A few weeks ago, the editor Michael Caruso (who works in the same building as Slate’s New York office) enunciated for me a formula about good movies and hype: When you see them before everyone else, your instinct is to blow the trumpet and herald a great masterpiece. When you see them later in the curve, your instinct is to say, “Well, that was overrated.” It is the job of the critic to steer a surer course through these rivers of perception, and I’m proud to say I do—at least half the time. Sometimes my rudder wobbles.
Sarah and Manohla: I found myself, like both of you, in the funny position of liking Mystic River hugely but being thrown into reverse by some rave someplace or other. No, it wasn’t Tony’s. It must have been the one by my old friend David Denby. (It often is, come to think of it.) I recognized some of my own thoughts on Eastwood’s migration from Dirty Harry to Guilty Harry but so hyperbolically expressed that I thought, “Whoa, Nellie.” Seeing the movie for the second time, I was fascinated by Eastwood’s blend of manly laconicism and ham-handedness, by all those casually framed scenes that ended with moodily self-conscious flourishes—the Eastwood touch. And don’t get me started on that woman’s damn mouth. (Didn’t anyone preview this movie?) But I disagree with you, Sarah, in dwelling too much on the shots meant to evoke the inexorability of fate. In between them, there’s a lot of chewy psychology—the kind that doesn’t often make it into big-studio movies, let alone mysteries.
The bedroom scene, often referred to with reference to a certain “Scottish” play, is the one that I’m always asked about—as in my colleague Fred Kaplan’s succinct e-mail “Re: the bedroom scene in Mystic River. What the *&%#&?” I had the unfair advantage of having read the Dennis Lehane novel, so I knew it was coming and recognized the portents in Laura Linney’s performance—a performance that seems unusually subdued if you don’t know what’s coming. Her husband, Jimmy (Sean Penn) had not only committed the unspeakable crime of murder but the murder of an innocent man. (Well, not entirely innocent: Swept under the carpet, morally speaking, is that Dave—overacted by Tim Robbins—has beaten to death a convicted pedophile receiving a blow job from a teenage boy, an offense that merits punishment but hardly vigilante execution. I guess Dirty Harry ain’t dead yet.)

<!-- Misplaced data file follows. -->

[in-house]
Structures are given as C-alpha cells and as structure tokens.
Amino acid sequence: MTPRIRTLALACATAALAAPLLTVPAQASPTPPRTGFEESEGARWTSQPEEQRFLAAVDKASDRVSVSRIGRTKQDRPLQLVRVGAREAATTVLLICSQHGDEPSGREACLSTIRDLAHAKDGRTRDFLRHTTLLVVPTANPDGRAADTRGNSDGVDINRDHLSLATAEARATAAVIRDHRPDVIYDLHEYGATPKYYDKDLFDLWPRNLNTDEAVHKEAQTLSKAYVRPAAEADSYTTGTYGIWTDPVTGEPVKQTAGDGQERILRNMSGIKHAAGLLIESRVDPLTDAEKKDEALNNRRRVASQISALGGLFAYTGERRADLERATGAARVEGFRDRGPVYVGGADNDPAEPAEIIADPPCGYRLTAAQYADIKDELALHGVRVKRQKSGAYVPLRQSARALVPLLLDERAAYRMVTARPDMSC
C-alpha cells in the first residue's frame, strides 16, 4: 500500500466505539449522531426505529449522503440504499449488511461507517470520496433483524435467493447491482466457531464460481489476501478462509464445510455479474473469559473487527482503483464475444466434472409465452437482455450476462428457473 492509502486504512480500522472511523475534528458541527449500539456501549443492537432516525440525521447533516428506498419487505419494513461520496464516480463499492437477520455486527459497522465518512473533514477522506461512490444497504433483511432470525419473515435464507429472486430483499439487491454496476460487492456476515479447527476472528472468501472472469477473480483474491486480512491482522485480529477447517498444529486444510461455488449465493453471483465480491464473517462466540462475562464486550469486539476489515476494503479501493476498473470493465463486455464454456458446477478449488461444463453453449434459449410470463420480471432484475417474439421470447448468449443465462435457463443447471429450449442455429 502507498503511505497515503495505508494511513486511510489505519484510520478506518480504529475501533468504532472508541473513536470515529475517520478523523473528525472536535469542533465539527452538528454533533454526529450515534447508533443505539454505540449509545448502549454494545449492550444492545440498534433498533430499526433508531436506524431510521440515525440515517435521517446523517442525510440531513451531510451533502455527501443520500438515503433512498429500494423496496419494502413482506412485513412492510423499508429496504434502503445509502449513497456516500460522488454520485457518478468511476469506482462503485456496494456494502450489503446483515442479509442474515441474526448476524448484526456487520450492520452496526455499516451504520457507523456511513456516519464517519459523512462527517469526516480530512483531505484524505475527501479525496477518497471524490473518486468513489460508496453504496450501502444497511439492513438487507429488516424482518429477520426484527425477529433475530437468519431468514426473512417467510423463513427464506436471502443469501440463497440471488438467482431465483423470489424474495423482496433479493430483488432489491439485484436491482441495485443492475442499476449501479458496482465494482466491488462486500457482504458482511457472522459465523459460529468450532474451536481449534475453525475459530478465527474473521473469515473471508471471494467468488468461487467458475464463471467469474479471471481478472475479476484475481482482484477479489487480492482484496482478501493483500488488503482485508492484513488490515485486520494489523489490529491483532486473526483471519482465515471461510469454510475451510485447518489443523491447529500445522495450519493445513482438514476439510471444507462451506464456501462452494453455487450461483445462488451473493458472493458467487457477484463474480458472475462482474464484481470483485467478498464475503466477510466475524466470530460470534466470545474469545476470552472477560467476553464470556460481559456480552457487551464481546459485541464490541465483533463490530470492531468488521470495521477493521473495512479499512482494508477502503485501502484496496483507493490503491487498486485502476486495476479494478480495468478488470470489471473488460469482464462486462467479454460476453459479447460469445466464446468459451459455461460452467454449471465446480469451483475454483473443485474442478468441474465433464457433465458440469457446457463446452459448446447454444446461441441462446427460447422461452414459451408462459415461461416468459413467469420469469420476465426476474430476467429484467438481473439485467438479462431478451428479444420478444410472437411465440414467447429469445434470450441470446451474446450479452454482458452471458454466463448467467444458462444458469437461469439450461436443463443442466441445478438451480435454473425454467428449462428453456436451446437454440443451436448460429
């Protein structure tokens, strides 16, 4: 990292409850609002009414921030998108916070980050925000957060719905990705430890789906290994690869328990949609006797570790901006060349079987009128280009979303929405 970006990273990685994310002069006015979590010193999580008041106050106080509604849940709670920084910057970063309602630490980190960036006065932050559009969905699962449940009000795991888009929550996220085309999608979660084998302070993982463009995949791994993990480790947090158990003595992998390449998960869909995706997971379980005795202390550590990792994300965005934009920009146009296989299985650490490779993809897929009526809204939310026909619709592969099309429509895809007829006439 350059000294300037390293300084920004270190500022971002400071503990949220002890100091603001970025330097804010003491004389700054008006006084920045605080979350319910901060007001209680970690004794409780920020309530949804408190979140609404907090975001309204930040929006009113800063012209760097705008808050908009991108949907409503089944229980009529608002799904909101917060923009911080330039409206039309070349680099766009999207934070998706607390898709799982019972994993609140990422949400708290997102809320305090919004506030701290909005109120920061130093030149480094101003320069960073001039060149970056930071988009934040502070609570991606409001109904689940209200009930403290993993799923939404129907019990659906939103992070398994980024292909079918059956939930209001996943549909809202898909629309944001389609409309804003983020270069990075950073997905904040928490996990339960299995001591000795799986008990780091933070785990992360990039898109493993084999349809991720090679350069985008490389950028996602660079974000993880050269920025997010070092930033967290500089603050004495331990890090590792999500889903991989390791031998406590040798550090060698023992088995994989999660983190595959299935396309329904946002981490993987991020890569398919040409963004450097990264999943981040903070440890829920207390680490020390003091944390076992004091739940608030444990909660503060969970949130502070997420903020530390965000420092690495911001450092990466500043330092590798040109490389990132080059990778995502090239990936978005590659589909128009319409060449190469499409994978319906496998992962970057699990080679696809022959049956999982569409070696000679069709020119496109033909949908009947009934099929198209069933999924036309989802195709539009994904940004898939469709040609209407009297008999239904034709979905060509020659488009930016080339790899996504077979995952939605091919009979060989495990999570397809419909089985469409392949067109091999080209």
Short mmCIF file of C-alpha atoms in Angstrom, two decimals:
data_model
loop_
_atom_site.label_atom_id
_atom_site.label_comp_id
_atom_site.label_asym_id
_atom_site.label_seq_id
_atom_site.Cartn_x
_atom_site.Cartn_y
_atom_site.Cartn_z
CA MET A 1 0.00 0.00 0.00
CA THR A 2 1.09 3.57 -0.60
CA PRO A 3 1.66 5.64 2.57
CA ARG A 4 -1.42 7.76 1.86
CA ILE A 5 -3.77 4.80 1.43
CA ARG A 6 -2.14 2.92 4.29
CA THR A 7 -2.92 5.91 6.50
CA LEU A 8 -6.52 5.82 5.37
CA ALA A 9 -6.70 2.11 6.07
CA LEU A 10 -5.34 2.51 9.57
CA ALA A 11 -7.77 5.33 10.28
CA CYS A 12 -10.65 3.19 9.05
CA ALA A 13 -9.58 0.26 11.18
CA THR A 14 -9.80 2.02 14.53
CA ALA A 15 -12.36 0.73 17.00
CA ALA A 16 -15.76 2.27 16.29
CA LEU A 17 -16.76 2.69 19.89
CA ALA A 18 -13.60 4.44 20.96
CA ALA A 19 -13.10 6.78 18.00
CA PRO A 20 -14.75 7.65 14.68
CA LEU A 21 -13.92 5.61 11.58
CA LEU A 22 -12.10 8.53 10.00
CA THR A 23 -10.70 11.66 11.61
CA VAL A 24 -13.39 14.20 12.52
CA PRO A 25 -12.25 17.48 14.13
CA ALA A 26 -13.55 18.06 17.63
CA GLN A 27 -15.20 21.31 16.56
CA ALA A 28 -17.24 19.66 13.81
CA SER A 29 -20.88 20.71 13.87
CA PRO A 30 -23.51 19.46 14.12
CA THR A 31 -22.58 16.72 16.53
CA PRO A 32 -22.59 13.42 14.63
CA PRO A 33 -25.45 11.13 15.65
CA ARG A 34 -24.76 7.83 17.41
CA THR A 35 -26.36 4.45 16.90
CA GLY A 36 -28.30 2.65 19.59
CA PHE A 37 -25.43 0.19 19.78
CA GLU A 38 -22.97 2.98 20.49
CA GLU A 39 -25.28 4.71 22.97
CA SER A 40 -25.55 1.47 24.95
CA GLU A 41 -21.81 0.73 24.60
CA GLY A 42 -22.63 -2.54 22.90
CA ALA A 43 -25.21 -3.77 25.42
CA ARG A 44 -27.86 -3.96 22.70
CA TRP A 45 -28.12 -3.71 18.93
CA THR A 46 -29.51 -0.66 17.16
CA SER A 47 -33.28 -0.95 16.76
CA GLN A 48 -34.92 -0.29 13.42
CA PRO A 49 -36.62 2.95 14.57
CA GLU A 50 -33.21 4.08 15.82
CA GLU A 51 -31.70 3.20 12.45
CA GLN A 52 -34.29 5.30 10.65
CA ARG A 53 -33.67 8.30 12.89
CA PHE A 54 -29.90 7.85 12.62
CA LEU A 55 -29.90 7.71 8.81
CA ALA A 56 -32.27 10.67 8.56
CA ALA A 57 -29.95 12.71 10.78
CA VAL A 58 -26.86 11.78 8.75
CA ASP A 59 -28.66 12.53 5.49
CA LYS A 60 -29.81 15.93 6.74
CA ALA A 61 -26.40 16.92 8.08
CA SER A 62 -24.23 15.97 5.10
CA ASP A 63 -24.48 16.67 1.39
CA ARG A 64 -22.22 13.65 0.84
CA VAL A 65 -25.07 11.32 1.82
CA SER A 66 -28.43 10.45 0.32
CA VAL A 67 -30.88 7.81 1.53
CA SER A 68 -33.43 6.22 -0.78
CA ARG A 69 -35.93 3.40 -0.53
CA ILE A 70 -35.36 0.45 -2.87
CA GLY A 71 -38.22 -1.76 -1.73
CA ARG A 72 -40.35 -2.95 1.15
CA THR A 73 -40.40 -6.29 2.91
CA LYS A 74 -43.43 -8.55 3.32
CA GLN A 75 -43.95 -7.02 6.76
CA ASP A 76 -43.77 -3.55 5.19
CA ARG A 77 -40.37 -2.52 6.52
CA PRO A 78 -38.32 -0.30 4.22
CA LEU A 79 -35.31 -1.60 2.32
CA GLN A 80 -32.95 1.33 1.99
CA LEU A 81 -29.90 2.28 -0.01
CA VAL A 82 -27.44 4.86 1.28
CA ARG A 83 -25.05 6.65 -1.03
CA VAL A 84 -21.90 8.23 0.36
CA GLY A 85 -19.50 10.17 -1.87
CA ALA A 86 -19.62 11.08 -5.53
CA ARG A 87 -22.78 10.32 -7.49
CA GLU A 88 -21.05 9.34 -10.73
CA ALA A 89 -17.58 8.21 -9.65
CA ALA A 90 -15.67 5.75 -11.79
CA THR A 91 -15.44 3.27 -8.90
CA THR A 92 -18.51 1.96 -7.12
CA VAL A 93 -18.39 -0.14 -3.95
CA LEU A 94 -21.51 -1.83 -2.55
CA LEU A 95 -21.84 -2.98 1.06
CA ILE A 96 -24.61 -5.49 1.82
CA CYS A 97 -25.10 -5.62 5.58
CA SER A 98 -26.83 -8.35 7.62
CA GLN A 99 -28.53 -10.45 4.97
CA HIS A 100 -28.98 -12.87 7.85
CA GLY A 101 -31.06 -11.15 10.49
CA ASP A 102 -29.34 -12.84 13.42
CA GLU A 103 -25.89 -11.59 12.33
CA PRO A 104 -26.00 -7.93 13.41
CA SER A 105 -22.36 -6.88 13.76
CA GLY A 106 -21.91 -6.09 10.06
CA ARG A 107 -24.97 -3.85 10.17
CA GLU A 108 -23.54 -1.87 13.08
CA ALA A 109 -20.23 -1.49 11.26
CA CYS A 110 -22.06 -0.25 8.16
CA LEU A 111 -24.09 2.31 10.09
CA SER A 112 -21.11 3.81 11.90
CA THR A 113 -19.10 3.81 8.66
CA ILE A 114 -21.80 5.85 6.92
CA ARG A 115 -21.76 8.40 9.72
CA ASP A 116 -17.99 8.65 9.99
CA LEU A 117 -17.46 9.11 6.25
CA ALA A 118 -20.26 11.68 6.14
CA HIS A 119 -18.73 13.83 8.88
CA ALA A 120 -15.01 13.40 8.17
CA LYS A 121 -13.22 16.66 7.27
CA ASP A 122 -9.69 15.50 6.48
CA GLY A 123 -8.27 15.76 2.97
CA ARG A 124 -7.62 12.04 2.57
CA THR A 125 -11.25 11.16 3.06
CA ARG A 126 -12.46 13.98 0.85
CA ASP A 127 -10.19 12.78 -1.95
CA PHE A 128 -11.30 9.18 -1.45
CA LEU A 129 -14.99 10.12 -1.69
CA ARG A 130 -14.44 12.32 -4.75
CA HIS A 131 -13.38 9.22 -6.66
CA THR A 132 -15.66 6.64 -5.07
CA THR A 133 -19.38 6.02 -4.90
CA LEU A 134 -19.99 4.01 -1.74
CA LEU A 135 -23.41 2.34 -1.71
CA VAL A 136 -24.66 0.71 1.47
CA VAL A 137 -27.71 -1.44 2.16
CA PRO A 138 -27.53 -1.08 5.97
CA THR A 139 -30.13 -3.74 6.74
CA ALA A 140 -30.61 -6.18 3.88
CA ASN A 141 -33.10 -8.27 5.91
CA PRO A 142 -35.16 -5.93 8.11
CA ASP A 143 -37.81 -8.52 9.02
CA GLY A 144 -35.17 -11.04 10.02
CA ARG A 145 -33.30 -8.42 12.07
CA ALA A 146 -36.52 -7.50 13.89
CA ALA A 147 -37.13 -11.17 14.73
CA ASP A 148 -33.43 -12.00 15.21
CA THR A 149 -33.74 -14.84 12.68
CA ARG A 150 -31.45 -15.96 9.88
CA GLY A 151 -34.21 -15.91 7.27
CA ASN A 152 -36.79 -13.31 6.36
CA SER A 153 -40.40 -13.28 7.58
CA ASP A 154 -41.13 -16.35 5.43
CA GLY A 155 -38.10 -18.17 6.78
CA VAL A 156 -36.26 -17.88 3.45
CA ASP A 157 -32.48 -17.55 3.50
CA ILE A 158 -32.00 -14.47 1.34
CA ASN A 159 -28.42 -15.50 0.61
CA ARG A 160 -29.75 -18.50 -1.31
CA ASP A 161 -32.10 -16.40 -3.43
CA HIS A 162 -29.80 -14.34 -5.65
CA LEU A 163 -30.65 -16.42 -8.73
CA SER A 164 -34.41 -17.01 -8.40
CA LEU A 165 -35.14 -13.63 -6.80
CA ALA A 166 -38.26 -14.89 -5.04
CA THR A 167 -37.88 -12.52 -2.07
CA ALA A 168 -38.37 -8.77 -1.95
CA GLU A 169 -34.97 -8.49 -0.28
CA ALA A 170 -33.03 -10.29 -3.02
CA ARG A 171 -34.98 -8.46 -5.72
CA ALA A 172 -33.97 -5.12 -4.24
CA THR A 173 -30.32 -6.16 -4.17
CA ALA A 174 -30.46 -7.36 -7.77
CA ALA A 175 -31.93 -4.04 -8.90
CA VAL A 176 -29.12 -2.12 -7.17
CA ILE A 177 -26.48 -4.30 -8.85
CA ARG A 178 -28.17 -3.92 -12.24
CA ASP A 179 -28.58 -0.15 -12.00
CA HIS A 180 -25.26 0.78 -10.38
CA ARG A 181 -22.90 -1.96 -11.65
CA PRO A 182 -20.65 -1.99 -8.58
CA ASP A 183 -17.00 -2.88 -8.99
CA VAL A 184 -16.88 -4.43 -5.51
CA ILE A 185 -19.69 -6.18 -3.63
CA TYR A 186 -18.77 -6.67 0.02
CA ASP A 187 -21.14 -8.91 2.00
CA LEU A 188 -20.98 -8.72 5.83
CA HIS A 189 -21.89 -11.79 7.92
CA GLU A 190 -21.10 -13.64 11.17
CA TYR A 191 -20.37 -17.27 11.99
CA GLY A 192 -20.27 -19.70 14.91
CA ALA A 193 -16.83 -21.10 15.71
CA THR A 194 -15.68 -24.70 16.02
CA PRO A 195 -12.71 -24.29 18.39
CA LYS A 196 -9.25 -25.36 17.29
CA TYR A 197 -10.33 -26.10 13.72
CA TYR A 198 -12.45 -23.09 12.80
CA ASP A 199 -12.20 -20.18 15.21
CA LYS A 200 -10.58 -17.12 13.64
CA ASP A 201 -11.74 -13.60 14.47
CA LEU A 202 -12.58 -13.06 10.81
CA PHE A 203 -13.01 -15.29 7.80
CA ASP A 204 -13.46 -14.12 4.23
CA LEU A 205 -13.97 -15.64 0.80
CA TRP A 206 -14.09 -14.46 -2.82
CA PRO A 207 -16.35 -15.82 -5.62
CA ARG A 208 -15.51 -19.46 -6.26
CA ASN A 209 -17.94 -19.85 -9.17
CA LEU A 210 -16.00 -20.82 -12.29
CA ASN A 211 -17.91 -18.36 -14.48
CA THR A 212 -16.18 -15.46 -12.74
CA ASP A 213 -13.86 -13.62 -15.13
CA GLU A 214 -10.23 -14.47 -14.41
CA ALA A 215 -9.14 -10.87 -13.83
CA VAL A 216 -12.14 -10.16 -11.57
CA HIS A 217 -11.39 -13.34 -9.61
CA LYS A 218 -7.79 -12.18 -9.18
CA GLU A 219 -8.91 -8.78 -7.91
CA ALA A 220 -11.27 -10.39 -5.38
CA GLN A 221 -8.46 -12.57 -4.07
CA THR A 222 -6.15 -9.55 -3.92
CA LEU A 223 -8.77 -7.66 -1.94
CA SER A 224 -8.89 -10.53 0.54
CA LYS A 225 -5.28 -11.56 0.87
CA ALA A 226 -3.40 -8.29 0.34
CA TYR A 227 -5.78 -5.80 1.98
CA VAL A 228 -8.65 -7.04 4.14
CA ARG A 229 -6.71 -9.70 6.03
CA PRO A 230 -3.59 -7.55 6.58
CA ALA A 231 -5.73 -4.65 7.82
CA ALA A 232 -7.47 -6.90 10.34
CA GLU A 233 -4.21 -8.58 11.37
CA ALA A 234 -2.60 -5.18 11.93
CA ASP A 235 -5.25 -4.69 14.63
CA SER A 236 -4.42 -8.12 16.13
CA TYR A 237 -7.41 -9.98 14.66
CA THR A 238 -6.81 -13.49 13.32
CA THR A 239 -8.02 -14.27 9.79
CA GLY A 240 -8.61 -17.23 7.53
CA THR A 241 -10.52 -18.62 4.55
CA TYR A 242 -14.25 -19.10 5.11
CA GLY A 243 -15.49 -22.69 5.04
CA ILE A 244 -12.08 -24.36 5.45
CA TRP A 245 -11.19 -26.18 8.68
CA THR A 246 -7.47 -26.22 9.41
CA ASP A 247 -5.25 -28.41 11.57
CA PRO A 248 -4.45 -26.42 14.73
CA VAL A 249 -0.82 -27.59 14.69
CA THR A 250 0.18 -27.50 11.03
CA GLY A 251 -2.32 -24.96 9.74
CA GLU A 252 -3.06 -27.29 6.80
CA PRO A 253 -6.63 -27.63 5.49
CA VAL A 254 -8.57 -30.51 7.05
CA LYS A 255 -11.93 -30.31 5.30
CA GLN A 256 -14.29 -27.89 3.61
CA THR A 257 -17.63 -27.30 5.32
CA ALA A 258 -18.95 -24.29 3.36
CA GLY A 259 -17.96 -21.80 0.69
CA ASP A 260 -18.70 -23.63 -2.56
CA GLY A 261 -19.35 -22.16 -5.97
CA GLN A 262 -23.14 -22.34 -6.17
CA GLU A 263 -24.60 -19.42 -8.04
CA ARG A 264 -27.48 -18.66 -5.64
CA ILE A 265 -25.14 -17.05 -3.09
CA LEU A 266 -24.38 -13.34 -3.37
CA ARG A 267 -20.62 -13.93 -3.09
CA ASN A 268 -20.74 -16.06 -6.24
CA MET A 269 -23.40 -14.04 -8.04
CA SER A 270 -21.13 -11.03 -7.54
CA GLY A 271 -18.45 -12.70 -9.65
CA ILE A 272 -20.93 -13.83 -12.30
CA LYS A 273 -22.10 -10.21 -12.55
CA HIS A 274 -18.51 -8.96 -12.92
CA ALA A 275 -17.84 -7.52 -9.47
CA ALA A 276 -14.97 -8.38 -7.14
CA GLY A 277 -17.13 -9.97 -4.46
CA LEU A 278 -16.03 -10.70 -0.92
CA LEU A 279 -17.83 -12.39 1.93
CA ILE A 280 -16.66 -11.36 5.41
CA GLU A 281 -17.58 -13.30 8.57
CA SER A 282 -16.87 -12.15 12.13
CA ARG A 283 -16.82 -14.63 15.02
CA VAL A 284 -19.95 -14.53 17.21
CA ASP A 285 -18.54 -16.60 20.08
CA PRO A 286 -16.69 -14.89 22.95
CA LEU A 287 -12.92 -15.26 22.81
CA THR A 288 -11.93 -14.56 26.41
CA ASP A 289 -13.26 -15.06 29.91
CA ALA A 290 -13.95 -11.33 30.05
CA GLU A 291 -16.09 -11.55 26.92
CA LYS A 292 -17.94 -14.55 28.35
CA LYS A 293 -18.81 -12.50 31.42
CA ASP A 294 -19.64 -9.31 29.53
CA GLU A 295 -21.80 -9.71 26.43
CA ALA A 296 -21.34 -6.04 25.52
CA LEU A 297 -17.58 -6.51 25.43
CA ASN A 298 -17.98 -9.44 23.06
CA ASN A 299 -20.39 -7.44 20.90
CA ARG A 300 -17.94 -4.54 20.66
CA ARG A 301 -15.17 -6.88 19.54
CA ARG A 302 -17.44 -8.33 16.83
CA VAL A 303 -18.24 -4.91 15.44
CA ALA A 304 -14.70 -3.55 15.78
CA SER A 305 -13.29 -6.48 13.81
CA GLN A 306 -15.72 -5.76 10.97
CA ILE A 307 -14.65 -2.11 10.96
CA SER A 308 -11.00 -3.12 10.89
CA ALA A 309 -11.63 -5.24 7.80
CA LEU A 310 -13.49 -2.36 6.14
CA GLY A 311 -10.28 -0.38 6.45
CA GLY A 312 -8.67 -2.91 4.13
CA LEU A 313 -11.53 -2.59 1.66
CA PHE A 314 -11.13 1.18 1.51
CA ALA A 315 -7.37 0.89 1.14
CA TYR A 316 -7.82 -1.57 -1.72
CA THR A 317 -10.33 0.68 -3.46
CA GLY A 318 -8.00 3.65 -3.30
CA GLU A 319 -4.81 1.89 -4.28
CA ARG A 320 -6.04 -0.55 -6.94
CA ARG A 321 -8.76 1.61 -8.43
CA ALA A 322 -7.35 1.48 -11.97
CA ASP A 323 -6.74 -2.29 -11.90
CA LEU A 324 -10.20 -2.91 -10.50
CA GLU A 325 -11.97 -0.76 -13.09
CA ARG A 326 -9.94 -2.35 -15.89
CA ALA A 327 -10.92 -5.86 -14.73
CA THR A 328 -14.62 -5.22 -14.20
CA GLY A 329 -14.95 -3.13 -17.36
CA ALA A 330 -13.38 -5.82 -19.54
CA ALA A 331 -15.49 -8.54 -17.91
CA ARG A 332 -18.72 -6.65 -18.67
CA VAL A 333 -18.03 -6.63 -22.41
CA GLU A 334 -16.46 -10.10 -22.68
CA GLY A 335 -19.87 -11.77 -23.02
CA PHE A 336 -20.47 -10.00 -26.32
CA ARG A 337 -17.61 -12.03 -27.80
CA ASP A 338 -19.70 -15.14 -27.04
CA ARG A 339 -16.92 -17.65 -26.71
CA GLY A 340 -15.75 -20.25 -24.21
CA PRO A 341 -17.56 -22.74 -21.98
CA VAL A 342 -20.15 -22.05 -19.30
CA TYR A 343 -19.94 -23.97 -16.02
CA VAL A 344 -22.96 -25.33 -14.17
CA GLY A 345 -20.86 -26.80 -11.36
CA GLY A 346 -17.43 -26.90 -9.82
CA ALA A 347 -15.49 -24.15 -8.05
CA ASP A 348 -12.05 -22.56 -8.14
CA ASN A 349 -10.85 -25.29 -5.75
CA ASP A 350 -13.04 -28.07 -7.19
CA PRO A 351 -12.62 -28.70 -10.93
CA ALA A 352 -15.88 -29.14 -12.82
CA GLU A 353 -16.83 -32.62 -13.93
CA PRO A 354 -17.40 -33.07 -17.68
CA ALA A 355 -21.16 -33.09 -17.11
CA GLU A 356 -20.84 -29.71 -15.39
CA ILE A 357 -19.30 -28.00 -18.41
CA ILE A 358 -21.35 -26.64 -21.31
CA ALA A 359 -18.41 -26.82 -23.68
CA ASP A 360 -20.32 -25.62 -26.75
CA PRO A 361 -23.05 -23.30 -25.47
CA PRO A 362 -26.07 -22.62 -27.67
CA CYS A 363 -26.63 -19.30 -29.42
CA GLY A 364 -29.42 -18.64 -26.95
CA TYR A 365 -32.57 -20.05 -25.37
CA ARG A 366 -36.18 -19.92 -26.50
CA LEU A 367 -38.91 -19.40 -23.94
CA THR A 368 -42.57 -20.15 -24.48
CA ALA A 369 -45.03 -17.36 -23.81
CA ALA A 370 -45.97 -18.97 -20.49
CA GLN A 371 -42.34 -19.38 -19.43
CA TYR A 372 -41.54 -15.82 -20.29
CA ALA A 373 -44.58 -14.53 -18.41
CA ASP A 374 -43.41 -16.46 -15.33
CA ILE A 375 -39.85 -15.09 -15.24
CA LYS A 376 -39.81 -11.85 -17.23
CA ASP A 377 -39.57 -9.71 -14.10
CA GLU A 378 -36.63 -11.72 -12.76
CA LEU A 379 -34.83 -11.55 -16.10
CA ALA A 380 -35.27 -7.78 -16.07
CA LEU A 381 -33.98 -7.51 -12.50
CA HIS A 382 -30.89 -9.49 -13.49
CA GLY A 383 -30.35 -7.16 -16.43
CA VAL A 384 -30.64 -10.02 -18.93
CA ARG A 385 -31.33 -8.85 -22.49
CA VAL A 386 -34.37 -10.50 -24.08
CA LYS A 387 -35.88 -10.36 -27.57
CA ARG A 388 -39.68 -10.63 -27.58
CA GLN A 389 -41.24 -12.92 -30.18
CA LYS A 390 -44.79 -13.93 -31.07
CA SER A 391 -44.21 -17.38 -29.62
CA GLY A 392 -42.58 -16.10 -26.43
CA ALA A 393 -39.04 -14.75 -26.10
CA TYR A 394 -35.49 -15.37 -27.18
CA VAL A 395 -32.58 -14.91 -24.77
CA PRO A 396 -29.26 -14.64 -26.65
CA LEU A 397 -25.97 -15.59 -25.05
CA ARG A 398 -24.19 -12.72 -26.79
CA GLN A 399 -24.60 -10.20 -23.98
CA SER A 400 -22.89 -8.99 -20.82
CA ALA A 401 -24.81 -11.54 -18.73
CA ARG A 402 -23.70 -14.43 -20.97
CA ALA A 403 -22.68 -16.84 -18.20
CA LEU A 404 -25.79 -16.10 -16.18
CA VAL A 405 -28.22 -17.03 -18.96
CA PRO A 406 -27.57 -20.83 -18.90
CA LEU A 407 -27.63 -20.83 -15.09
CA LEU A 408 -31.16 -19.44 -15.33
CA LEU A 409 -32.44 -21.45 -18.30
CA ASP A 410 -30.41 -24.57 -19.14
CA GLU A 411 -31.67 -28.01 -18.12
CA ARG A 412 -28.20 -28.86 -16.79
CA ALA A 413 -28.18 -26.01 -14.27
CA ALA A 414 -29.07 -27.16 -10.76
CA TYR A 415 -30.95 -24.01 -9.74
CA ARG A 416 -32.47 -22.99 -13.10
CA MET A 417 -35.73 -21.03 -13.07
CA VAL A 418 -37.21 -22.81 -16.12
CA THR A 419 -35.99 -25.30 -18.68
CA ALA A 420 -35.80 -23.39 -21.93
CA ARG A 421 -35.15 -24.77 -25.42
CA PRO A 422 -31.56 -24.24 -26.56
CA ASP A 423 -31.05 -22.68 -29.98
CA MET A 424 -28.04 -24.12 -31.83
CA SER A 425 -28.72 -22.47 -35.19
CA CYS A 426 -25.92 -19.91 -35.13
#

How, we wonder, can Jimmy possibly live with himself? Years earlier, he’d committed a murder and then gone straight and opened a grocery store and tried to set an example for his daughter. (He also sent money to the murdered man’s family, anonymously.) Now he has lost that daughter—thanks, in part, to the psychological ramifications of that earlier killing. He is morally dead. This is when his wife moves in to ease his conscience and to show him that she’s hot for the king he will become. Not only, she suggests, must he accept his destiny, he must embrace it. The movie ends with the radiant new king (and damned human being) facing his old friend/new adversary, Sean (Kevin Bacon), from opposite sides of a parade in which American flags are waving: There’s that great I’m-gonna-get-you mimed gun blast from Sean and the “What? Who? Me?” mock-innocence of Jimmy as the pair become the stuff of a movie myth.
You say it’s from left field? The screenwriter Brian Helgeland might agree with you: He left that scene (right from the book) out of his first draft, and Eastwood (taking his cue from Lehane) asked for its reinstatement. But I agree with Tony’s “startling reversal of perspective.” What we have witnessed is not just the death of a moral human being, but the birth of a sociopathic gangster—soon to be a mightier pillar of his community.
Tomorrow, I’d like to get to the real elephant in the room, which is Elephant, and Capturing the Friedmans—and Peter Pan, which I’ll see tonight, I swear. But since we’re all so self-reflexive this year, I thought I’d share an e-mail from Robert Ridout: “The one thing that always strikes me about the yearly Movie Club is how much movie critics enjoy discussing their opinions with each other. I cannot imagine quite the same sort of roundtable discussion with a group of book critics. I wonder if it is because books are a much more personal experience while movies are best experienced (and evidently lend themselves to be critiqued) as a group.”
I’m thinking it has something to do with the number of times we’ve gone out after movies together and gotten loaded, but that’s just me.